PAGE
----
NASA's New Office Will Try to Protect Us From Death by Asteroid

NASA's New Office Will Try to Protect Us From Death by Asteroid
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In what sounds like the opening of a sci-fi blockbuster with a big explosions budget, NASA has created a new office -- the Planetary Defense Coordination Office -- that will track asteroids and comets that pass near the Earth’s orbit.

The office will also issue warnings of potential close calls, and in the case of a possible collision is responsible for coordinating emergency plans with the Department of Defense and FEMA, the agency said.

Related: Do You Have the Right Stuff? NASA Is Looking for Astronaut Candidates.

While the new office consolidates NASA’s asteroid and comet-related tracking efforts, the agency  began financing surveys of near-Earth objects in 1998. Since then, more than 95 percent of the 13,500 recorded near-Earth objects have been discovered and the agency estimates 1,500 new objects are found annually

Today, NASA believes it’s discovered around 90 percent of all near-Earth objects that are 3,000 feet or larger. Next up is identifying smaller targets: the agency aims to discover the majority of objects 450 feet or bigger -- basically slightly larger than the size of your average football field -- by 2020.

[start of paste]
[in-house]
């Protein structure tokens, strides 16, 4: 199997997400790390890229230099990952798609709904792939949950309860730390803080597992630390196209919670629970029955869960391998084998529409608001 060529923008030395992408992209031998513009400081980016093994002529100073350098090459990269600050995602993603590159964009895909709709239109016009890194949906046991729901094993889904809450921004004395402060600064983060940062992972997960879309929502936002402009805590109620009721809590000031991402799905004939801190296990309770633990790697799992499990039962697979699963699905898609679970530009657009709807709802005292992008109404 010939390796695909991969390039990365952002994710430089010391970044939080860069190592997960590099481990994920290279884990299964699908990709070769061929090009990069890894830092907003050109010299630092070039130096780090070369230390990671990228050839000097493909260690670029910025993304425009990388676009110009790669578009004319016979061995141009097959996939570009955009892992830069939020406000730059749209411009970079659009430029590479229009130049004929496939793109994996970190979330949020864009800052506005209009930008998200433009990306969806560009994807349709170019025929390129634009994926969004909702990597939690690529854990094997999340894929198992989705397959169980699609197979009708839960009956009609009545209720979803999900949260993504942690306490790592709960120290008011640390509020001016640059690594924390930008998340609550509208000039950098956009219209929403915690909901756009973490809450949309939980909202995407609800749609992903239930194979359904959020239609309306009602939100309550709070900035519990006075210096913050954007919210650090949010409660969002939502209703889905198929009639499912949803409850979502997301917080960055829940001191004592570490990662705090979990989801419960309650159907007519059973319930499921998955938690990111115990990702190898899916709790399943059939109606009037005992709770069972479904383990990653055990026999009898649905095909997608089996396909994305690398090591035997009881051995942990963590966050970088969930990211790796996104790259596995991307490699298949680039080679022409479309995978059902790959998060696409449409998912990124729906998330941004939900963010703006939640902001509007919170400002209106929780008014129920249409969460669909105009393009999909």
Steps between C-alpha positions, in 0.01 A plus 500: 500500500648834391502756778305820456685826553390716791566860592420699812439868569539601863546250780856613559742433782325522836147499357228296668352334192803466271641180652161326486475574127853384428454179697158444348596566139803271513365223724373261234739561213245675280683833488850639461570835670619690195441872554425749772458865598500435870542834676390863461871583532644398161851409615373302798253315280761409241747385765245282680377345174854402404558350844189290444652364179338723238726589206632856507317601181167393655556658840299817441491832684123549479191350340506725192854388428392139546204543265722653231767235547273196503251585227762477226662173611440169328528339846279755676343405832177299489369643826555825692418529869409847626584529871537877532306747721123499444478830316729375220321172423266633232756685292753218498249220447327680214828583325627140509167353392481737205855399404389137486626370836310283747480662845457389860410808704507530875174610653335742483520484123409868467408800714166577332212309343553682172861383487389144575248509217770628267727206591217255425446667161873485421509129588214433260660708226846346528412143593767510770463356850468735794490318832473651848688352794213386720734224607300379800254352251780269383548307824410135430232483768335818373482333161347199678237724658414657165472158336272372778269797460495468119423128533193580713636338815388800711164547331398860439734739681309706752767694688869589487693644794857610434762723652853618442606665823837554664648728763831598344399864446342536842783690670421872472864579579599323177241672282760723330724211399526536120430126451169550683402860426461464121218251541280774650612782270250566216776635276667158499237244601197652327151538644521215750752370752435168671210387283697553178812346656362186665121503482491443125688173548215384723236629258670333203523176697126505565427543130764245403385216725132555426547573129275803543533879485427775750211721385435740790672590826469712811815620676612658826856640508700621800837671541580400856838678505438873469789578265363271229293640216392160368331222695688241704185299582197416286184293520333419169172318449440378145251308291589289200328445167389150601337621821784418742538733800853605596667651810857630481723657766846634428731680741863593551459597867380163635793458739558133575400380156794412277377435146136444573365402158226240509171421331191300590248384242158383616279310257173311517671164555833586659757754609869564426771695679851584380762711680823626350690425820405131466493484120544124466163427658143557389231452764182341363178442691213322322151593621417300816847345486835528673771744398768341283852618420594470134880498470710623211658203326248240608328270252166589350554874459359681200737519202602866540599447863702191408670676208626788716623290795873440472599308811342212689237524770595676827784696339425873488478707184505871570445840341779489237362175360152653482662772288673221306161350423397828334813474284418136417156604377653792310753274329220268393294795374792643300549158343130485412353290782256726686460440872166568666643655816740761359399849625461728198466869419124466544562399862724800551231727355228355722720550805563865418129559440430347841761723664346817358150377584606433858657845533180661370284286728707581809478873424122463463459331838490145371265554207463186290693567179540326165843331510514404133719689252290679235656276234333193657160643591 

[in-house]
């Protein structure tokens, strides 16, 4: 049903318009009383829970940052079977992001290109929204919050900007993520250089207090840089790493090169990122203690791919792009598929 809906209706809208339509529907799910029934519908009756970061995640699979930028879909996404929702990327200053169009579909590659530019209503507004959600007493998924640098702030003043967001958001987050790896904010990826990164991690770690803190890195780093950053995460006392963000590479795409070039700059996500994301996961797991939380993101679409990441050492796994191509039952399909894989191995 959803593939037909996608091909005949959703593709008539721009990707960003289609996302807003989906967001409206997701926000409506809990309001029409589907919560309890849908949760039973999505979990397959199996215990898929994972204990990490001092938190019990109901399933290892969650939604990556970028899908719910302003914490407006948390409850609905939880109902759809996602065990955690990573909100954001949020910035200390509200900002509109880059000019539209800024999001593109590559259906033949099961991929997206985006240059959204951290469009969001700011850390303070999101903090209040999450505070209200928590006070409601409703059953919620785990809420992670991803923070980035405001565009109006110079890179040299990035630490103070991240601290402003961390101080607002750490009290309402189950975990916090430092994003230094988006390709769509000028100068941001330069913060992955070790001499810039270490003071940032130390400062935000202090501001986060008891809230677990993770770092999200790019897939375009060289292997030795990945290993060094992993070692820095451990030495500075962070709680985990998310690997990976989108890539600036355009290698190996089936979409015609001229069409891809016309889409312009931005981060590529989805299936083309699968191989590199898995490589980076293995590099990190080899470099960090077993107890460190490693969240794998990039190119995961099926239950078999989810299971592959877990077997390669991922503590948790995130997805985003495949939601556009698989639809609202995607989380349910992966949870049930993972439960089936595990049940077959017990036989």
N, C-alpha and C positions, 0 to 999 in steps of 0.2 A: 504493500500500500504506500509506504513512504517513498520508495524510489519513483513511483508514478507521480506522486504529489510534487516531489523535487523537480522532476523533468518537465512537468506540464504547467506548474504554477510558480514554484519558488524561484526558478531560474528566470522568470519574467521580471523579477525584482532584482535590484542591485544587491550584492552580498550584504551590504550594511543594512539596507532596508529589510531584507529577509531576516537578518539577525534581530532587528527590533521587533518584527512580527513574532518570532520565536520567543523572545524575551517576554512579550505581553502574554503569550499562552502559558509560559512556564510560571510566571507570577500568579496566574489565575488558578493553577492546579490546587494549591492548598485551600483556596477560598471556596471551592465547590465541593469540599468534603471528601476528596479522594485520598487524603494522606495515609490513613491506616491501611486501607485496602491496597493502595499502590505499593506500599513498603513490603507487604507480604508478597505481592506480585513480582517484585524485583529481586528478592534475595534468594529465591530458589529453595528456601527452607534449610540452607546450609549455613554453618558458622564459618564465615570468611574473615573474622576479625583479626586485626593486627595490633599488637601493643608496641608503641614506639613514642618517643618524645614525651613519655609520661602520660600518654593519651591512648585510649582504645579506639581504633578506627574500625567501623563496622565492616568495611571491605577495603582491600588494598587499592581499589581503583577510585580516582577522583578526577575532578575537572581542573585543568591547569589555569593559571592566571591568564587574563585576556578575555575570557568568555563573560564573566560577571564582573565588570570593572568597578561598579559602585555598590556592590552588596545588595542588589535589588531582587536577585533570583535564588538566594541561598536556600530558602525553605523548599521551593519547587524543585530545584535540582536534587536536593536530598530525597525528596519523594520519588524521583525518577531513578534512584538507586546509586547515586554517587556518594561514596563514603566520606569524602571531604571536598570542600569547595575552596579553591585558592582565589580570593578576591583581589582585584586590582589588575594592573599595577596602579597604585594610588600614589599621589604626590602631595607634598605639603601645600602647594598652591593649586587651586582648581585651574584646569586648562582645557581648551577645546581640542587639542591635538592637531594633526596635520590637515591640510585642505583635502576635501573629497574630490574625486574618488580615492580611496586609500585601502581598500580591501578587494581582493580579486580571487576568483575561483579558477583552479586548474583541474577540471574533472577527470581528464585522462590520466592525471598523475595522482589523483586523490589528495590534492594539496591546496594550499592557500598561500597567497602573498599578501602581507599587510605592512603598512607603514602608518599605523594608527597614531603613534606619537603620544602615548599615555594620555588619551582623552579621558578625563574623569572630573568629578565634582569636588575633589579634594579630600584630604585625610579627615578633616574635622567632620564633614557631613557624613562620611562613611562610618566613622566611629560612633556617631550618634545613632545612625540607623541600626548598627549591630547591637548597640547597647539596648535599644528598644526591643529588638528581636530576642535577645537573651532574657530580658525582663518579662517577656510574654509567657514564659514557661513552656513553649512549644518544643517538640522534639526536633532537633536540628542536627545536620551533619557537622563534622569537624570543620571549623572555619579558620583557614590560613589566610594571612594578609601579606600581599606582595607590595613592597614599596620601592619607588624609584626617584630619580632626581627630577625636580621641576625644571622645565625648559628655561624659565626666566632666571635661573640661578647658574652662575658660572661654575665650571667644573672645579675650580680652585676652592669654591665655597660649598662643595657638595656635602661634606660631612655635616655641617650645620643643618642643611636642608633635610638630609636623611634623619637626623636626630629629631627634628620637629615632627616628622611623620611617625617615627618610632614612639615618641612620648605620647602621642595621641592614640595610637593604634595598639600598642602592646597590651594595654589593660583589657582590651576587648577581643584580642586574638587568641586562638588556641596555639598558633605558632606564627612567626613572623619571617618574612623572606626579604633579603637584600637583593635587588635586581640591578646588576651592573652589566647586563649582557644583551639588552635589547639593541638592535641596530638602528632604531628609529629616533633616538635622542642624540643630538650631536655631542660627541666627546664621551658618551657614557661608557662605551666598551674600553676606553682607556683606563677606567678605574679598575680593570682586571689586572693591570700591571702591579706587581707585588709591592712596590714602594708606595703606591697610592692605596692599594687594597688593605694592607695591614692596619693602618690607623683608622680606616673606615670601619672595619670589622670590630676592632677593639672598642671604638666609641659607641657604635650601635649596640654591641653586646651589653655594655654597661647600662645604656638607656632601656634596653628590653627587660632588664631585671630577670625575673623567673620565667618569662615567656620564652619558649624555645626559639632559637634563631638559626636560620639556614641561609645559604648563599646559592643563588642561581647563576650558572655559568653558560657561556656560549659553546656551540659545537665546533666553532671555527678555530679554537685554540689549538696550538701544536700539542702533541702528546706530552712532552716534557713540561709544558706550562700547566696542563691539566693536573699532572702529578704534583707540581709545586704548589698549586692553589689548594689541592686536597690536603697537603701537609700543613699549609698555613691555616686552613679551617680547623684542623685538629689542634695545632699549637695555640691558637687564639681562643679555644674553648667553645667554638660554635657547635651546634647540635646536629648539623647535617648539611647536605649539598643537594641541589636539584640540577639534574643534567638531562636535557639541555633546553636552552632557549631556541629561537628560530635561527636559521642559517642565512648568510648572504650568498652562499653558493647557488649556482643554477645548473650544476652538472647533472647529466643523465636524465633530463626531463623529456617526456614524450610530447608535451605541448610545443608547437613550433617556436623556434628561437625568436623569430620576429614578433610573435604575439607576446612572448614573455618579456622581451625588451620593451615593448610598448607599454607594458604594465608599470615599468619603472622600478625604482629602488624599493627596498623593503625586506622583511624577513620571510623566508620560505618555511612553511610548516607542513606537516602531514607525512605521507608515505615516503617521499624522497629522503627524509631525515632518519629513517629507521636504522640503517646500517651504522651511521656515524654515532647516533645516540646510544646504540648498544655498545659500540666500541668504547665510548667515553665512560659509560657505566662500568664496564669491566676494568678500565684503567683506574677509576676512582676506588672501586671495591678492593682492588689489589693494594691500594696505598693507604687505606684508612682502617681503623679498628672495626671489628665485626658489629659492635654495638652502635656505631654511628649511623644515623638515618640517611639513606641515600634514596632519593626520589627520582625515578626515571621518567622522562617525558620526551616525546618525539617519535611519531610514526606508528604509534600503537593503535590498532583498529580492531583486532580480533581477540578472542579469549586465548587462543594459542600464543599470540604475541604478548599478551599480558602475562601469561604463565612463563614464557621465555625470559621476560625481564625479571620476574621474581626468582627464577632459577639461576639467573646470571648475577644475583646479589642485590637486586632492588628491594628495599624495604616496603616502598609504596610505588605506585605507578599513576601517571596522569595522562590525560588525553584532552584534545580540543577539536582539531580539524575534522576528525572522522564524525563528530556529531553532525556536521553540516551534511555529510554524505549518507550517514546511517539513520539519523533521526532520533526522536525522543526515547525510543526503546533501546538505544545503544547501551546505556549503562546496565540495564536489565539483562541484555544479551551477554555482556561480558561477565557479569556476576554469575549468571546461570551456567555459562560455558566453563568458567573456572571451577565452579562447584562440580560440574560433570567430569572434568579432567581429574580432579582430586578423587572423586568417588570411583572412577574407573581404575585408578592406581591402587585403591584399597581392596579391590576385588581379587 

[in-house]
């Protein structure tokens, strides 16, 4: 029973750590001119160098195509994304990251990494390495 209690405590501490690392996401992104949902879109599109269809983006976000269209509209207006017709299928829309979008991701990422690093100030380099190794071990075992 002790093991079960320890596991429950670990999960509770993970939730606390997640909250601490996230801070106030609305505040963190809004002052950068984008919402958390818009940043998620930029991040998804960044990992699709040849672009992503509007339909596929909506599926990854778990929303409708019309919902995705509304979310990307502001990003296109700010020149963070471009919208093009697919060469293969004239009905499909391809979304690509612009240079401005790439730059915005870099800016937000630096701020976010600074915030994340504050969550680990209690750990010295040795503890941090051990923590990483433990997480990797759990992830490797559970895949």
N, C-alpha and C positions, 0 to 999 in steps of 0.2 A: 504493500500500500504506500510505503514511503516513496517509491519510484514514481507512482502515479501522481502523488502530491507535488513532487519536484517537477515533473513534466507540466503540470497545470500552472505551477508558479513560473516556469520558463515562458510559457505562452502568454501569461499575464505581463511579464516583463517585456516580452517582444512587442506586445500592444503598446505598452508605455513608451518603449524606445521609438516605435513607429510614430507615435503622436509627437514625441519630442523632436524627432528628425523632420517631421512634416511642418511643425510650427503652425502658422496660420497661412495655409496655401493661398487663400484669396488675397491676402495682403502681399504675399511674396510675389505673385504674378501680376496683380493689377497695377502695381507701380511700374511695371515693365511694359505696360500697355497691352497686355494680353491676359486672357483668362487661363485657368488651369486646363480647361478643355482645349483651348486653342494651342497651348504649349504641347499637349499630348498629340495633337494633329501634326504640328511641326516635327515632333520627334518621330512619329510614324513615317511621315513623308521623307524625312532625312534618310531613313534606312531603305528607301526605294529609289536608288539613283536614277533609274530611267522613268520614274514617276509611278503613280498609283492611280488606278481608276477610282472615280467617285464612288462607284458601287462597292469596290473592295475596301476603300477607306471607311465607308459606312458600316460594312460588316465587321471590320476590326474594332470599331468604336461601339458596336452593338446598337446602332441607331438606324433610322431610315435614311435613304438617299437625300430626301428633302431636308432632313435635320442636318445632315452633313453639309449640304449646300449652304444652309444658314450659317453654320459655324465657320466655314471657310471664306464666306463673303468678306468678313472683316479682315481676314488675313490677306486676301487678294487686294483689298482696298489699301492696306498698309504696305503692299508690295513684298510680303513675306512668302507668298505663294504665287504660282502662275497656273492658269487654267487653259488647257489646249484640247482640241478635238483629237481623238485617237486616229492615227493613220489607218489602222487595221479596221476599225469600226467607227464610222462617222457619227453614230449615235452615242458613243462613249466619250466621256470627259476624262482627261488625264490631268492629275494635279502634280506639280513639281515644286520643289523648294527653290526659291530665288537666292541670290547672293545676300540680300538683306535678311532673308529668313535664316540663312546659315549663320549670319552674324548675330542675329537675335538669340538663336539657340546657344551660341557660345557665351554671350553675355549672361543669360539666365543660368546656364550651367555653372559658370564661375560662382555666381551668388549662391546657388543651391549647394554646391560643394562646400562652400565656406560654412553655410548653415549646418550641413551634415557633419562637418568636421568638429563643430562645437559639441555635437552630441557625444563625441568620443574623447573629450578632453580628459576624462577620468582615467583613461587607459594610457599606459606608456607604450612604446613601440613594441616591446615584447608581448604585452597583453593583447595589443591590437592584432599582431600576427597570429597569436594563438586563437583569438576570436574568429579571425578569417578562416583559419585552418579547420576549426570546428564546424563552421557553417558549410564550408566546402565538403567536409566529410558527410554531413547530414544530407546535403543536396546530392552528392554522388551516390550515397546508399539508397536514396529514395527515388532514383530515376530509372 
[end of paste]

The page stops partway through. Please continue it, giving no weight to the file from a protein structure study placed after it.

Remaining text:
Related: For the First Time Ever, NASA Astronauts Eat Vegetables Grown in Space

All in all, this is good news for anyone kept up at night by fears of an asteroid collision. Not only is NASA on the lookout for potential threats, but it has a recently expanded budget to work with (federal funding has increased from $4 million in 2010 to $50 million in 2016).

“Defense of our planet is something that NASA, its interagency partners, and the global community take very seriously,” John Grunsfeld, the associate administrator for NASA’s Science Mission Directorate in Washington, said in a statement. “While there are no known impact threats at this time, the 2013 Chelyabinsk super-fireball and the recent ‘Halloween Asteroid’ close approach remind us of why we need to remain vigilant and keep our eyes to the sky.”

Related: Remembering George Mueller, the 'Father of the Space Shuttle'

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